The history of Aceh, Indonesia highlights societies’ resilience and vulnerability in the face of natural and human-made disasters. A multi-scalar, qualitative and quantitative analysis of land use changes in nineteenth century Greater Aceh by using GIS analysis, highlights that processes may play out differently at the system and subsystem levels. At the system’s meso and micro levels, the episodic and the structural violence of war, climate anomalies, and tsunamis wiped out entire communities and families of people, animals, and plants while at the macro scale Aceh society showed remarkable resilience. Greater Aceh’s case also suggests that the impact of war through population displacement and the destruction of such environmental infrastructure as homes, villages, orchards, and irrigated fields while less immediately and directly destructive than such episodic events as the devastating 2004 tsunami, nevertheless may have a comparable impact because the events are more sustained and cumulative over a timeframe of years and decades.KeywordsWar- environmental aspectsGlobal environmental changeClimate change and resilience/collapseHuman ecologyNatural and human-made disastersPost-crisis reconstruction
Full-text available
Over the past 3,000 years, speakers of the Ateker family of languages in East Africa chose various strategies to respond to periods of climate change including the end of the African Humid Period and the Medieval Climate Anomaly. Some Ateker people made wholesale changes to food production, adopting transhumant pastoralism or shifting staple crops, while others migrated to wetter lands. All borrowed new economic and social idea from neighbors. These climate-induced changes in turn had profound social and political ramifications marked by an investment in resilient systems for decentralizing power, such as age-classes and neighborhood congresses. By integrating evidence from historical linguistics and oral traditions with paleoclimatological data, this paper explores how a group of stateless societies responded to climate change. It also considers whether these cases complicate concepts such as “collapse” and “resilience” that are derived from analyses of mostly state-centric climate histories.
Full-text available
This chapter discusses the ways in which history can contribute to coping with the current planetary crisis. It argues that historians should engage more in interdisciplinary exchange across the humanities-natural sciences divide. Thus they will be able to create historical narratives fitting for the Anthropocene—both in terms of explaining it and shaping our responses to it, in particular to the acute planetary crisis that marks its advent. At the same time, history should not give up its drive to critically dissect and analyse socio-political, economic, cultural and ecological change, contributing to developing balanced and resilient public policy.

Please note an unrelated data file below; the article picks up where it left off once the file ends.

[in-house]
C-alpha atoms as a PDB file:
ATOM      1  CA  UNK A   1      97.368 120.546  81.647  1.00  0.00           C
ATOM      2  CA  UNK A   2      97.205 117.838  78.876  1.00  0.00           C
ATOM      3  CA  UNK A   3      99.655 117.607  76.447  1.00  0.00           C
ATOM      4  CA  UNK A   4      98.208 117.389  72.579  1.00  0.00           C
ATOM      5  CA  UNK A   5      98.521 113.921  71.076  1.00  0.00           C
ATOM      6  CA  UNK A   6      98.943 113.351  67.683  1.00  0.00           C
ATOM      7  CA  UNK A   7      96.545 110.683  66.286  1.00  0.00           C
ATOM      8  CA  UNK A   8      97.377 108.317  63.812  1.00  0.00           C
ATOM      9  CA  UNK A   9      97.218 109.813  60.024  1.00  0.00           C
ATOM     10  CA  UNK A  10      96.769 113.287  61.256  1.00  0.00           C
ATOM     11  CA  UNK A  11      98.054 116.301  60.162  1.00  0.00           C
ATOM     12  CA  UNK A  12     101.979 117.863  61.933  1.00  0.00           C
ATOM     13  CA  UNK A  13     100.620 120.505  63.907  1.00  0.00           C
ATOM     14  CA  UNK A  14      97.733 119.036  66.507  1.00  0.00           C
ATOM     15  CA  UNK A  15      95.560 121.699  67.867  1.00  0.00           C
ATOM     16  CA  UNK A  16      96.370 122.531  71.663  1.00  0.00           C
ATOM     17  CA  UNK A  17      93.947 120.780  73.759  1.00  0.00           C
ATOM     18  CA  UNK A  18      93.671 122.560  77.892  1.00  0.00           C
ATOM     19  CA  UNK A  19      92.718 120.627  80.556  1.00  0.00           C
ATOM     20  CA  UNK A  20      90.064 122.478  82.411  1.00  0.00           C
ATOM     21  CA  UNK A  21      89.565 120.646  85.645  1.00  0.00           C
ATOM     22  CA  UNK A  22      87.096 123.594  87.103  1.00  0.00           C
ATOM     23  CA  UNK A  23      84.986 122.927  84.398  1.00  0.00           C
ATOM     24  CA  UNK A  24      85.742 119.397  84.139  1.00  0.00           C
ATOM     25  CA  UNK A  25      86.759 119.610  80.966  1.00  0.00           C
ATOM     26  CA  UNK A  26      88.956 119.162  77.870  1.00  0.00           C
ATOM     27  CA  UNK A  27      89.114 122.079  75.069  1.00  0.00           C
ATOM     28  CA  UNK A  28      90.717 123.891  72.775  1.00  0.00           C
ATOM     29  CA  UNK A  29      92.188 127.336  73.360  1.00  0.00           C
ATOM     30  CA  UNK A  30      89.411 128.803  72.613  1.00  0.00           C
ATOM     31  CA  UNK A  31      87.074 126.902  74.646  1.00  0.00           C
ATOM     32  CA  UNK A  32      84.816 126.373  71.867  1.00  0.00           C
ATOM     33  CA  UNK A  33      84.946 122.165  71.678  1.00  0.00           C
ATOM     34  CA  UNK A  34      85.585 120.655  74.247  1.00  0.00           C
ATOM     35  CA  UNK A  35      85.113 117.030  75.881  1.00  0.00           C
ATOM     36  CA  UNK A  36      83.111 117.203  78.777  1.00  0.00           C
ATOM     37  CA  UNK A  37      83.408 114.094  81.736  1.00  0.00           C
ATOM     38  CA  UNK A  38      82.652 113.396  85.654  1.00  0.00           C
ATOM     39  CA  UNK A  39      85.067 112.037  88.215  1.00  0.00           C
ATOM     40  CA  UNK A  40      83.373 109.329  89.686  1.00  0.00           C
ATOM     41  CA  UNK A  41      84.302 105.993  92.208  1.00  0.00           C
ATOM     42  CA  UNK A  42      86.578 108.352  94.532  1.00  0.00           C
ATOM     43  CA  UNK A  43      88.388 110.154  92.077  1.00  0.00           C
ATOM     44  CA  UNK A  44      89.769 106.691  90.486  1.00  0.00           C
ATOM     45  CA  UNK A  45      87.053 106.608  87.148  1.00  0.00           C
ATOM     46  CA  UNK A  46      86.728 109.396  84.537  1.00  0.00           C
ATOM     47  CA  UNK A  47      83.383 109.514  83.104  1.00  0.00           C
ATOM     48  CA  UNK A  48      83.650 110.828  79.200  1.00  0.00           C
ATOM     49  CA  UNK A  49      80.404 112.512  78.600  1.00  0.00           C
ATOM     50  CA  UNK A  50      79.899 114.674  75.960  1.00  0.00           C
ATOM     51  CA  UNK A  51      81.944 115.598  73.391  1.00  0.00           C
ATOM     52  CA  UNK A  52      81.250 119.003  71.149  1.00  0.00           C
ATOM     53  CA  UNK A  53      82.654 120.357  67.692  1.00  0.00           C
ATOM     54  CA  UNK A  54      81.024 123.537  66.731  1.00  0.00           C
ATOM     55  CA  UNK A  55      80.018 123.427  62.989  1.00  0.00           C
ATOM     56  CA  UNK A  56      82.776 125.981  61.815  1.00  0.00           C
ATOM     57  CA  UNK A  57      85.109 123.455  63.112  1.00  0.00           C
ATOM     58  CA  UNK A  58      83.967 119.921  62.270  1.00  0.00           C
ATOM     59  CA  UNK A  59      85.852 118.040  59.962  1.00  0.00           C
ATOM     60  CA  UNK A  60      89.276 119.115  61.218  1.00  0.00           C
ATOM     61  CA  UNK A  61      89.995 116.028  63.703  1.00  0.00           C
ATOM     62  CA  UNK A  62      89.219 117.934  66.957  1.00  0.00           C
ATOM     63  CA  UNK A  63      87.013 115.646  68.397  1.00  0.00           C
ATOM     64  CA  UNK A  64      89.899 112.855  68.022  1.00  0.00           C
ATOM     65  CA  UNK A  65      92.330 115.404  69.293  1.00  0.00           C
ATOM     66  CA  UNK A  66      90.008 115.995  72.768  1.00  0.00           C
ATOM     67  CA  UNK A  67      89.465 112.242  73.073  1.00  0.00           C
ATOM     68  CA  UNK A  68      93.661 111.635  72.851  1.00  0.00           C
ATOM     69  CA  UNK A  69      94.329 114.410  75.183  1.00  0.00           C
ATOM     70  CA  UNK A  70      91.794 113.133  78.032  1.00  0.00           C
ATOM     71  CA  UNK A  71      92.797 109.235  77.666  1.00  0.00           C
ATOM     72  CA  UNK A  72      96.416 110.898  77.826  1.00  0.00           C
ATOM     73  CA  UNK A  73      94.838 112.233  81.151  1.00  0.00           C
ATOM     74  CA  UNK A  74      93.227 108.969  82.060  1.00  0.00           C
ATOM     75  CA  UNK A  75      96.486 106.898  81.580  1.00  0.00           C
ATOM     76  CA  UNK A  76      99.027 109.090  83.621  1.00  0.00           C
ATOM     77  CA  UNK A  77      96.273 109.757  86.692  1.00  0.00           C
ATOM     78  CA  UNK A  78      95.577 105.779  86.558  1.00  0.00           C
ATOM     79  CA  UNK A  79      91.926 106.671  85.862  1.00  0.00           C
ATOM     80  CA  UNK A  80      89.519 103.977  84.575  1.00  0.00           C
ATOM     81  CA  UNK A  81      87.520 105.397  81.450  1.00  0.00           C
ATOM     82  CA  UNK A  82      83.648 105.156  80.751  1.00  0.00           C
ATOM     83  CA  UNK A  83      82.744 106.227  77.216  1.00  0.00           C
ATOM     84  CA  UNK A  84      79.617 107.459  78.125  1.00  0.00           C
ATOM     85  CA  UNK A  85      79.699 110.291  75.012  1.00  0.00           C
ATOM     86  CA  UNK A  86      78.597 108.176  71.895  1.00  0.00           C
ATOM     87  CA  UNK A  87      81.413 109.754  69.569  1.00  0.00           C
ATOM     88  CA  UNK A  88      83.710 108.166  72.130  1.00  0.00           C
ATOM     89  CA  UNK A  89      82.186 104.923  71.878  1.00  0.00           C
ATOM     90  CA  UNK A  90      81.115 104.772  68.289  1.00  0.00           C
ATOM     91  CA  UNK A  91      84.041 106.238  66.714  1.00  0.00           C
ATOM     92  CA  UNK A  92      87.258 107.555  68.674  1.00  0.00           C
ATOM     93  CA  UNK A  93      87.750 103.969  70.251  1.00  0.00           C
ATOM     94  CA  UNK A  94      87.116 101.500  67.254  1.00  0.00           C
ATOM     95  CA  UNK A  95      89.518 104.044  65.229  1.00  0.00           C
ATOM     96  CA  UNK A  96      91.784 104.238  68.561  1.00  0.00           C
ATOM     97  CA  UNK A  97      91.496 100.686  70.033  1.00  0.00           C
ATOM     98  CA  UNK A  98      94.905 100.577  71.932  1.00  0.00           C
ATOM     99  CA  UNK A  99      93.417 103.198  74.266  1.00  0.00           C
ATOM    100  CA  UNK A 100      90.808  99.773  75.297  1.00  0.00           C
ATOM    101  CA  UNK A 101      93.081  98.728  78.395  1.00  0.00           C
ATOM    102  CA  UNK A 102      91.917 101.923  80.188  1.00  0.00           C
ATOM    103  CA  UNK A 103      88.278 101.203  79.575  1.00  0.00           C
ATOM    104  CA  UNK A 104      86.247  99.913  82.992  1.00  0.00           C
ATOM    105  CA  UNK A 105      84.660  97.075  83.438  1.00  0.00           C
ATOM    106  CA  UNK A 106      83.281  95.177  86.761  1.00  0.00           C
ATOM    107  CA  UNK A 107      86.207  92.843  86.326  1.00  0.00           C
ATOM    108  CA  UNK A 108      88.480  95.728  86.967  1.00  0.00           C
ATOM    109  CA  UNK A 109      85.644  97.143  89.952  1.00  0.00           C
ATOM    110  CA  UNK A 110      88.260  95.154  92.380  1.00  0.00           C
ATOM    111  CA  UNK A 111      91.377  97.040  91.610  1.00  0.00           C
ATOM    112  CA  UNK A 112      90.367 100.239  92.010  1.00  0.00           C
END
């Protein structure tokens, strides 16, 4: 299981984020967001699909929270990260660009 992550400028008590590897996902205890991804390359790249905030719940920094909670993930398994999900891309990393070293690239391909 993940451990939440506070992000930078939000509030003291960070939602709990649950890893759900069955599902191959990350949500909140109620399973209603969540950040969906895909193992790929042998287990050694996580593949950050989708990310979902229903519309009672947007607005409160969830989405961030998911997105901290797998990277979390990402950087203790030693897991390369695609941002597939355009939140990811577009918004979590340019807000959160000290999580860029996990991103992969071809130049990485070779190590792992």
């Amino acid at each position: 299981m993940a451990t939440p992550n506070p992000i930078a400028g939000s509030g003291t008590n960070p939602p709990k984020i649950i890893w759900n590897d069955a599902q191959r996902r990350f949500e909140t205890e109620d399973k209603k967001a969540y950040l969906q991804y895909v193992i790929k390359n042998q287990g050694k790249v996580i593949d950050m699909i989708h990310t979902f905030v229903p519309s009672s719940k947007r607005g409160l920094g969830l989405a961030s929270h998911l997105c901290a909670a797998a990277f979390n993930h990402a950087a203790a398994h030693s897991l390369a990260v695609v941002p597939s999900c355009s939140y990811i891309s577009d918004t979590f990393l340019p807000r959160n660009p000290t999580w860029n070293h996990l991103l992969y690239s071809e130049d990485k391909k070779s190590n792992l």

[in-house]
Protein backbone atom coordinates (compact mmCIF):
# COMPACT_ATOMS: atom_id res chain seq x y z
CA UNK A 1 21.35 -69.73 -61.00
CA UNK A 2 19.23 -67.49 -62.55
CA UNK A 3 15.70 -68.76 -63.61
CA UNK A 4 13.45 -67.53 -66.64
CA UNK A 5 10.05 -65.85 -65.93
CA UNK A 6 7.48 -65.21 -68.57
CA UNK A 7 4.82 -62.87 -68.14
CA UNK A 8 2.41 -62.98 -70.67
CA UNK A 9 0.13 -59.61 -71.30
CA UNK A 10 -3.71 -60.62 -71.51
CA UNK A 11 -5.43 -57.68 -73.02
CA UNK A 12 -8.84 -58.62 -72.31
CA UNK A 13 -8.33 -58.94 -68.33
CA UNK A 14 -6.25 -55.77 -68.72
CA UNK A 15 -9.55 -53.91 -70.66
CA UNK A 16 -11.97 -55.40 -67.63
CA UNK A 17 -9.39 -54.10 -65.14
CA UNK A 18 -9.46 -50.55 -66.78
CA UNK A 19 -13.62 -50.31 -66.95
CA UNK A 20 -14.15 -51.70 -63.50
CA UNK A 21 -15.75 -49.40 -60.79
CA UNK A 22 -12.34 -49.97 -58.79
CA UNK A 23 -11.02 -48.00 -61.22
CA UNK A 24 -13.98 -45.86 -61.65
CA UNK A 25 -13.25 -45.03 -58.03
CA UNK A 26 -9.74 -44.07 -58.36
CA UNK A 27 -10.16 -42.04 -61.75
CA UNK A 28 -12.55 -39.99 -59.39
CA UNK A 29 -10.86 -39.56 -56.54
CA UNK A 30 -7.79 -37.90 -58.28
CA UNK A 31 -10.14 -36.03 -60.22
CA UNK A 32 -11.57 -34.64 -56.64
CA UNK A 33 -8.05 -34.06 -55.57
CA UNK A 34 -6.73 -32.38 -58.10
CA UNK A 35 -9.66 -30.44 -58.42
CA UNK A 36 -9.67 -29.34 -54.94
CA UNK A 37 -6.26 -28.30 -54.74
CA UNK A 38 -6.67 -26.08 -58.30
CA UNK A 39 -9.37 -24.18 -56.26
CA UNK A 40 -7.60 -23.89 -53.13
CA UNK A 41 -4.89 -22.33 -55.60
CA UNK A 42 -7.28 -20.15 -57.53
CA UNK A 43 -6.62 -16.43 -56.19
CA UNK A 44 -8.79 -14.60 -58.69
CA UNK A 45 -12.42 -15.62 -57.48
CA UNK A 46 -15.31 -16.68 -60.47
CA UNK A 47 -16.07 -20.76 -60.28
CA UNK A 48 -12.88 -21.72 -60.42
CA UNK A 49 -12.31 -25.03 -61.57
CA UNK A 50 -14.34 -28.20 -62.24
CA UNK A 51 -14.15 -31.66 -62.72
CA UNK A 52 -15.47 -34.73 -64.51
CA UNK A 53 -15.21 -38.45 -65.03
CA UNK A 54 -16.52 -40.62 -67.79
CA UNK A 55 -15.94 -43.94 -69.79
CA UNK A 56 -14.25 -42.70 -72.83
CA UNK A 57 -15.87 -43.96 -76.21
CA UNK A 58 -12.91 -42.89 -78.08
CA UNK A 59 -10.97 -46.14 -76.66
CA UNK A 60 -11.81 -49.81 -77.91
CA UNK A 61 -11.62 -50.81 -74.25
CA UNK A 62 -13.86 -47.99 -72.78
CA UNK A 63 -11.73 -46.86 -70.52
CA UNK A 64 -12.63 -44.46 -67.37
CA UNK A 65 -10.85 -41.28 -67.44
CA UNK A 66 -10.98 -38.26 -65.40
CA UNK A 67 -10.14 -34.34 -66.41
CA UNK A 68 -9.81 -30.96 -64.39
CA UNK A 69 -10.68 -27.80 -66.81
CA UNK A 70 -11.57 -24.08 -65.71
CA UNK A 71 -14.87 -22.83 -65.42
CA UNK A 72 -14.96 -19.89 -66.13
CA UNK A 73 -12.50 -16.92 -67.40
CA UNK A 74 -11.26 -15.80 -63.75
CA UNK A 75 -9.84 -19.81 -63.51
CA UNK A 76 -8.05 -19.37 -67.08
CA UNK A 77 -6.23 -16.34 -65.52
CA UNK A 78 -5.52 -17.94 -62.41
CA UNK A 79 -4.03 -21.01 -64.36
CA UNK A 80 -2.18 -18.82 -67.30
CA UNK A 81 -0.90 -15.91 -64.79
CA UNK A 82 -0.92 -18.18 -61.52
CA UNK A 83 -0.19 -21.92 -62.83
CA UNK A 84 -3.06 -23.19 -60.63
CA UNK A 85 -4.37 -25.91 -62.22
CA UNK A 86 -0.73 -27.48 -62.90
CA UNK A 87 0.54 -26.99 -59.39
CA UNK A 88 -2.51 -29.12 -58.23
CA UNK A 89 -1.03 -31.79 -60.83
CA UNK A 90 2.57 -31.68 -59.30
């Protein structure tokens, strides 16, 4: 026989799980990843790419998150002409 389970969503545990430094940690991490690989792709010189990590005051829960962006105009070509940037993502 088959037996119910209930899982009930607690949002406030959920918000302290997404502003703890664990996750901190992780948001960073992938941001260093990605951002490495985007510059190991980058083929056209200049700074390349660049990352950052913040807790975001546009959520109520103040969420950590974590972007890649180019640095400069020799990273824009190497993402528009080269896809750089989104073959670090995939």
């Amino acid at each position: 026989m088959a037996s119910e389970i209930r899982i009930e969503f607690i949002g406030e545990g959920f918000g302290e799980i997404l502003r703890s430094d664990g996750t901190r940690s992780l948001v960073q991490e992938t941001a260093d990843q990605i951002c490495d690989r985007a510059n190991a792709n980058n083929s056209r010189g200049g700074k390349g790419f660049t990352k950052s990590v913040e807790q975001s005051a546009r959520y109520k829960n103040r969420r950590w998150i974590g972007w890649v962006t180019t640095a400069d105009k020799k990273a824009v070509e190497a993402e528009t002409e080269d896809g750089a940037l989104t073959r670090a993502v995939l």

Full-text available
In the decades after 1945, the future gained unprecedented prominence as an object of scientific anticipation and state planning in both capitalist and socialist countries of the Cold War world. In Poland, future studies or futurology emerged in the course of the 1960s in reaction to Western intellectual trends, the post-stalinist political Thaw, as well as the domestic socio-economic situation. The Polish futurology turned out to be one of the most productive, institutionally and personally stable research collectives when compared to other socialist countries. This research community generated various approaches to the problem of how to anticipate the unknown future. This chapter examines three of them: making the future an object of knowledge; subjecting it to conscious (political) control; imagining alternatives to the status quo. Re-examining these historical examples of anticipatory knowledge provides a mirror to discuss our current efforts at predicting and controlling the future.
Full-text available
The existential challenge of mitigating anthropogenic climate change encouraged serious discussions on geoengineering approaches. One of them, Solar Radiation Management (SRM), would mean inserting aerosols into the atmosphere, thus imitating and perpetuating the cooling effects of large volcanic events, such as the 1815 Tambora eruption. However, artificially inserting sulphur aerosols into the atmosphere is connected with considerable uncertainties. One of them, pointed out by several climate scientists, is the different effects on temperature and precipitation in different parts of the globe. These are not the only ones, though. As the largest volcanic eruptions have taken place during the medieval times (ca 500–1500 CE), historical research can reveal further uncertainties in dating these eruptions and their connected socio-environmental effects, and hence on the actual climate and social impacts we might expect from SRM. A combination of humanist and scientific research on past volcanic eruptions therefore has the potential to produce a more precise understanding of past volcanic eruptions and their climatic consequences. As long as we do not acquire a consistent multi-disciplinary perspective on past volcanic eruptions, extreme caution should be taken before investing in geoengineering measures that include the artificial injection of sulphur aerosols in the atmosphere.
Full-text available